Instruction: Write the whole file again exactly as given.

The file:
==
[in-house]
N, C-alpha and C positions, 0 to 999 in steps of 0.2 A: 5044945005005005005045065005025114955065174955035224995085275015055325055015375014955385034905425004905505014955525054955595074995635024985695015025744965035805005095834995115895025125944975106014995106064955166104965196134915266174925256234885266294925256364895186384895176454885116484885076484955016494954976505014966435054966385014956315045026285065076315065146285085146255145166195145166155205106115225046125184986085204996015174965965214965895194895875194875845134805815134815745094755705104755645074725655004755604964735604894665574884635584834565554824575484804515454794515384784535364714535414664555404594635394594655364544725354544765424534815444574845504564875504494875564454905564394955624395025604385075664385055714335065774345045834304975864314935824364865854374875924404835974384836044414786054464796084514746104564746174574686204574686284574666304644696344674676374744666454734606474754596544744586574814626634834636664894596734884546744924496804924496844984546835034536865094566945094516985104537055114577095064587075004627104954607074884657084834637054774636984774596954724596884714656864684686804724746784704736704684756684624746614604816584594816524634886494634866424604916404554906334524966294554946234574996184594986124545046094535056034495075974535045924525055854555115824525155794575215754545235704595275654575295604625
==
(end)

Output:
[in-house]
N, C-alpha and C positions, 0 to 999 in steps of 0.2 A: 5044945005005005005045065005025114955065174955035224995085275015055325055015375014955385034905425004905505014955525054955595074995635024985695015025744965035805005095834995115895025125944975106014995106064955166104965196134915266174925256234885266294925256364895186384895176454885116484885076484955016494954976505014966435054966385014956315045026285065076315065146285085146255145166195145166155205106115225046125184986085204996015174965965214965895194895875194875845134805815134815745094755705104755645074725655004755604964735604894665574884635584834565554824575484804515454794515384784535364714535414664555404594635394594655364544725354544765424534815444574845504564875504494875564454905564394955624395025604385075664385055714335065774345045834304975864314935824364865854374875924404835974384836044414786054464796084514746104564746174574686204574686284574666304644696344674676374744666454734606474754596544744586574814626634834636664894596734884546744924496804924496844984546835034536865094566945094516985104537055114577095064587075004627104954607074884657084834637054774636984774596954724596884714656864684686804724746784704736704684756684624746614604816584594816524634886494634866424604916404554906334524966294554946234574996184594986124545046094535056034495075974535045924525055854555115824525155794575215754545235704595275654575295604625